Friday 21 June 2024

A Bad Attitude of Mind

I've been toying with the idea of making this blog membership and sign-in only to deter abusers. But that would not be fair on those kind souls who share images and details of their builds and, judging by the fate of the private Amair4RAF blog, it would just sink without trace instead of floating along below the surface, the content being more ignored than it is now. Recently, when looking for something else, I came across one of those forum 'celebrity' big scale builds. In one of the posts the builder had included a schematic taken from this site without permission. It was attributed to 'Aviation of Japan' but without a link.  But more importantly it was posted without any context from the original blog article, to the point of being a misleading presentation. The chips were not measured values from actual paint but represented subjective visual comparisons attributed to actual paint seen in the interiors of later variants of the subject aircraft.  I wonder how this person might feel if I showed part of his build here, acknowledging the forum it was taken from but without the courtesy of a link and not bothering to include any context? 'Found this, make of it what you will'. The object, interior colour, elicited the usual gormless opinionation of 'I don't know, but' or 'I once saw . . .' as well as the usual 'paint it how you want, no one can prove . . . ' (curiously missing from discussions of Luftwaffe colours), etc. 

On another forum one chap had lifted information wholesale from this blog and then presented it as if it were the product of his own research and he was coming down from the mountain with tablets of stone. Ok, again he included a link to this blog but that was ignored and he got fawning praise and gratitude from his forumite audience for his 'research'. 

I've come to the conclusion that most extant IJN interior paint represents the applied and variable paints of different manufacturers, plus photo-chemical and other colour shift distortions from thermal and other degradations, to the single colour standard of Kariki 117's M1, as was specified and required. Here care is necessary and the usual caveat that a colour standard and applied paints are not identical beasts. Different paints for different purposes can be manufactured to match a single colour standard, but with different formulae to suit those purposes. And indeed different manufacturers can make paint match a single colour standard using different pigments and constituents. All of which can create and does create variables, especially over time. Paint protected from light and exposure will often become darker and browner, think old decals. A cool green will often become a more olive green in appearance, a bright pale blue become more turquoise in appearance. Too often the consequences are presumed to represent the original. Extant samples of paint from aircraft manufactured over 80 years ago are seductive but should not be presumed to represent a colour standard or be representative of all the aircraft of that type manufactured. In the case of the IJN fitted components were often finished in a darker green than the integral cockpit grey green, so where, exactly did the sample come from? And was it original or re-fitted?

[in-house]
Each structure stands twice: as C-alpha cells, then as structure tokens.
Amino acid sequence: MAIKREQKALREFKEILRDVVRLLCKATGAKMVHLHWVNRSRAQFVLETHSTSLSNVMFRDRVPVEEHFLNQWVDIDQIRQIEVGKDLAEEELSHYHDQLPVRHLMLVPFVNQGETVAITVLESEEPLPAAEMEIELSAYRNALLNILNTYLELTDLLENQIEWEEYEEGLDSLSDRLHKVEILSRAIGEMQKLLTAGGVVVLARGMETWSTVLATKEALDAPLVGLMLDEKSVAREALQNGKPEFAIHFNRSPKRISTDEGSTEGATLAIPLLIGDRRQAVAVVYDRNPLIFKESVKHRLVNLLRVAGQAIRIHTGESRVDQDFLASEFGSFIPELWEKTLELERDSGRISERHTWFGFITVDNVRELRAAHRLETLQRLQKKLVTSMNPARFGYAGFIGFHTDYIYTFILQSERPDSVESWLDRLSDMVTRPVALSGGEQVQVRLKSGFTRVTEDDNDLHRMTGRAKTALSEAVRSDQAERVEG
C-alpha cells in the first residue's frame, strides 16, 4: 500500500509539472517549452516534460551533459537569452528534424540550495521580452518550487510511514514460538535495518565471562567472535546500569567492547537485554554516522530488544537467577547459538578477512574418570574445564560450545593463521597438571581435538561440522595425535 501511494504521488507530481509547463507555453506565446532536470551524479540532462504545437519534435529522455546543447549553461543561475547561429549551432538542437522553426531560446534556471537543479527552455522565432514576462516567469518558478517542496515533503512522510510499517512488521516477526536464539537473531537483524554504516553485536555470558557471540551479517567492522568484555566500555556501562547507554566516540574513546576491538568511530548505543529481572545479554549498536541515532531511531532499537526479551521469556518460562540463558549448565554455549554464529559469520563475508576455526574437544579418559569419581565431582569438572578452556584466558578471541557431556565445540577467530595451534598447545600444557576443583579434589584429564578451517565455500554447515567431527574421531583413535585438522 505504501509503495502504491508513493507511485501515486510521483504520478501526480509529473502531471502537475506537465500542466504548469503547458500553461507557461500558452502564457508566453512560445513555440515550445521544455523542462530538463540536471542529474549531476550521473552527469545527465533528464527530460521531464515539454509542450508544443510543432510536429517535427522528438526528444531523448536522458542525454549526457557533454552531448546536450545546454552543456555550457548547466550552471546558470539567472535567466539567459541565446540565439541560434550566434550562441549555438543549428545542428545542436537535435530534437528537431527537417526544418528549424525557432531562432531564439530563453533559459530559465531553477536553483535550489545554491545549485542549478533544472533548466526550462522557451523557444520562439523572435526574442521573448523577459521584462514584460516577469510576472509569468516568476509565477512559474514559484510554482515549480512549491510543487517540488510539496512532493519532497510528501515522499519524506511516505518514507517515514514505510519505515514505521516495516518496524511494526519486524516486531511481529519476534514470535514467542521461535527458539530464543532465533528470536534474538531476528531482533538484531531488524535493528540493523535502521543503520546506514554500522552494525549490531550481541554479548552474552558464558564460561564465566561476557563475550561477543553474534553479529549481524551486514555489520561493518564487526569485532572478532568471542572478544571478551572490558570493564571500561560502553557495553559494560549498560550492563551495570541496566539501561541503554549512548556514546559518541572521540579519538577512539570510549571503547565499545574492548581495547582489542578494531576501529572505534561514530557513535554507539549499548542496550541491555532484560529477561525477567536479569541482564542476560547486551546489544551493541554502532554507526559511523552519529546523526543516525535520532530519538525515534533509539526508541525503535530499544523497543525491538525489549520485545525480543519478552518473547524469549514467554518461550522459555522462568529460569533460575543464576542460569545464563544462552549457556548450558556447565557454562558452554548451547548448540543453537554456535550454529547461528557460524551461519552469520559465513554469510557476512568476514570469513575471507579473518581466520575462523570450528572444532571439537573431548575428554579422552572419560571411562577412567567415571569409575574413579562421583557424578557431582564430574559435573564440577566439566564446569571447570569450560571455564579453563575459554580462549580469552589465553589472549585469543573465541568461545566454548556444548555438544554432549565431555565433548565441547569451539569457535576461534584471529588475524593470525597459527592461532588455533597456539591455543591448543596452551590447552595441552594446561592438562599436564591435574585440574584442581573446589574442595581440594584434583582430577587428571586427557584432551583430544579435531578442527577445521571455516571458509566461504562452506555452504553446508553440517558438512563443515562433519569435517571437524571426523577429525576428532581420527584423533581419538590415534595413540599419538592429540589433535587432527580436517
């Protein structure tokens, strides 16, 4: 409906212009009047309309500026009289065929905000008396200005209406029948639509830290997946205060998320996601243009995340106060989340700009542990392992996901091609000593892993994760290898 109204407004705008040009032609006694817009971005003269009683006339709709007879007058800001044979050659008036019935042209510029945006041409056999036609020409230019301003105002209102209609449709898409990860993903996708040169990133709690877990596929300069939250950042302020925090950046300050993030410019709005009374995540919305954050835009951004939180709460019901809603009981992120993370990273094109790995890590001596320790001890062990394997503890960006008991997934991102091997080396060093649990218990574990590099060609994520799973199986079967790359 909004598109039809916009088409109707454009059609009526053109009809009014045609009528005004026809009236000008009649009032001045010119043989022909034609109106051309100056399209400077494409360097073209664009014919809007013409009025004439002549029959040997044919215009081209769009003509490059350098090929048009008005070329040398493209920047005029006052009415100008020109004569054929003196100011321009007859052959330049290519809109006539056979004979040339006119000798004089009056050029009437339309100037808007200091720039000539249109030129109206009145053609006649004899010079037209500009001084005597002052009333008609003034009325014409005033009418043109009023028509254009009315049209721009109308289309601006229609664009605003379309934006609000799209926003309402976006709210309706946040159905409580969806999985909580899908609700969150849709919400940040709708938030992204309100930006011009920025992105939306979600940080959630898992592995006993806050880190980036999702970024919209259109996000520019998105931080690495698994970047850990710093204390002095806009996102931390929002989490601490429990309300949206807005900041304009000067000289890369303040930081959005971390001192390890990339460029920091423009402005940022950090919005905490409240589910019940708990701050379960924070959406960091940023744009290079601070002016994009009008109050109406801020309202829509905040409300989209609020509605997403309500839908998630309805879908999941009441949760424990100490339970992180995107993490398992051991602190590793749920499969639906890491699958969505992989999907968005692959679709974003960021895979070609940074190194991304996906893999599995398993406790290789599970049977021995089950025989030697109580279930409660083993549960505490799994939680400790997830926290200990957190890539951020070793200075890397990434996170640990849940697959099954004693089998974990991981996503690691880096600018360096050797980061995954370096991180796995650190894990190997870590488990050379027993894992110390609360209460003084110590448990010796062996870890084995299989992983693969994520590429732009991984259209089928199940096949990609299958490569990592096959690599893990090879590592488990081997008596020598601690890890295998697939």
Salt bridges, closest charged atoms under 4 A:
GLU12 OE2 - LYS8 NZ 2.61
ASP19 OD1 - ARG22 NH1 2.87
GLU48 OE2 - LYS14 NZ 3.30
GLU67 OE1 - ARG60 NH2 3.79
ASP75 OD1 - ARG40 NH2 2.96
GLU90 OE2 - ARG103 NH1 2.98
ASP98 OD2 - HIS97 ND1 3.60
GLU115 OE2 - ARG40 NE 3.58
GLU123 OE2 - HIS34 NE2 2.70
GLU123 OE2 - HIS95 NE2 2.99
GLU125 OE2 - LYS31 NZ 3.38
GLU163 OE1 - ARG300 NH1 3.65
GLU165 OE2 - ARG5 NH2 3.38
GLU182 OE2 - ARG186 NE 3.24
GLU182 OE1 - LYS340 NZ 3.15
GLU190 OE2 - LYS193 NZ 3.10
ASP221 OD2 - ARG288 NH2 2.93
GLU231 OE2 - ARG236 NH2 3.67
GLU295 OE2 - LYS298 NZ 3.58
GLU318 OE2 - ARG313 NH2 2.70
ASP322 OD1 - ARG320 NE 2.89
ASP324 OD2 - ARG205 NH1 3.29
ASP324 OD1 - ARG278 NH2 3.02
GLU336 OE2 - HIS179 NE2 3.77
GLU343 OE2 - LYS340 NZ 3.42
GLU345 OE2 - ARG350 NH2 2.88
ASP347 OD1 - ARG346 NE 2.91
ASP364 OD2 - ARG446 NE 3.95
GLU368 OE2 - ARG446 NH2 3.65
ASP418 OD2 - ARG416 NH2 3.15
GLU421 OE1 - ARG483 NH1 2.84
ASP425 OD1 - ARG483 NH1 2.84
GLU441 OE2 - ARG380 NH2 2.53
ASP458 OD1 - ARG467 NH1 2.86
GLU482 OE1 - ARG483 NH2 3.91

M1 (the standard) is similar to the RAF's Aircraft Grey Green, still contained in BS381c as # 283 under the same designation . In applied paints it can appear more olive now because the paint binder has become yellowed and darker. Tamiya offer an XF-71 Cockpit Green and assert that 'This shade of green captures the color used in the cockpit of IJN aircraft such as the Zero'.  It is lighter and brighter than the olive green that many choose to paint model Zero cockpits - FS 34151 - Interior green, TT-P-1757 and ANA 611, which is not Japanese. XF-71 is similar to the extant interior paint in the H8K Emily. I once tried their enamel version in the small Pactra-like glass bottle but it proved a greasy thing that preferred to stay wet and re-join itself rather than cover the plastic with a smooth, thin, opaque film applied by brush. That ideal of brush painting was abandoned decades ago and now manufacturers can take advantage of the almost universal use of the airbrush to stint on (expensive) pigments. Golden era Humbrol or Pactra it is not and I got the impression (!) that it was slightly lighter and brighter than the acrylic version.